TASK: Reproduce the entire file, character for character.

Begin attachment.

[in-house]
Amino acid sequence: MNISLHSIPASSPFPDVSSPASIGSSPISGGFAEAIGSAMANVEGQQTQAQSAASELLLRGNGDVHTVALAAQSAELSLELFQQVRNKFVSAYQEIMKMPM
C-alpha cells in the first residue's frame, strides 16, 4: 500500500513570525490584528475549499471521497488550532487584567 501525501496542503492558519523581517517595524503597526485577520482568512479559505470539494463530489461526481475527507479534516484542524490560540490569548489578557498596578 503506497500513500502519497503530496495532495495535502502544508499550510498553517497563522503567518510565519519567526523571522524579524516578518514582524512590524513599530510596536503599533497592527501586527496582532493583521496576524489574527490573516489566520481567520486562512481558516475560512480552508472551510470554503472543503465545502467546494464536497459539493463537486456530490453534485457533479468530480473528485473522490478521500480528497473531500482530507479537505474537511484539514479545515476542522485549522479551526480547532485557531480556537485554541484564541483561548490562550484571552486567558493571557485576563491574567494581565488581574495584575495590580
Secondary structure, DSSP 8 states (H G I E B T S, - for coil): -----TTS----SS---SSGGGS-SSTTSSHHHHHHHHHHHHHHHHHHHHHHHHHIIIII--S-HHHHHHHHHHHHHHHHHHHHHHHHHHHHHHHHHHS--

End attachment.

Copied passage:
[in-house]
Amino acid sequence: MNISLHSIPASSPFPDVSSPASIGSSPISGGFAEAIGSAMANVEGQQTQAQSAASELLLRGNGDVHTVALAAQSAELSLELFQQVRNKFVSAYQEIMKMPM
C-alpha cells in the first residue's frame, strides 16, 4: 500500500513570525490584528475549499471521497488550532487584567 501525501496542503492558519523581517517595524503597526485577520482568512479559505470539494463530489461526481475527507479534516484542524490560540490569548489578557498596578 503506497500513500502519497503530496495532495495535502502544508499550510498553517497563522503567518510565519519567526523571522524579524516578518514582524512590524513599530510596536503599533497592527501586527496582532493583521496576524489574527490573516489566520481567520486562512481558516475560512480552508472551510470554503472543503465545502467546494464536497459539493463537486456530490453534485457533479468530480473528485473522490478521500480528497473531500482530507479537505474537511484539514479545515476542522485549522479551526480547532485557531480556537485554541484564541483561548490562550484571552486567558493571557485576563491574567494581565488581574495584575495590580
Secondary structure, DSSP 8 states (H G I E B T S, - for coil): -----TTS----SS---SSGGGS-SSTTSSHHHHHHHHHHHHHHHHHHHHHHHHHIIIII--S-HHHHHHHHHHHHHHHHHHHHHHHHHHHHHHHHHHS--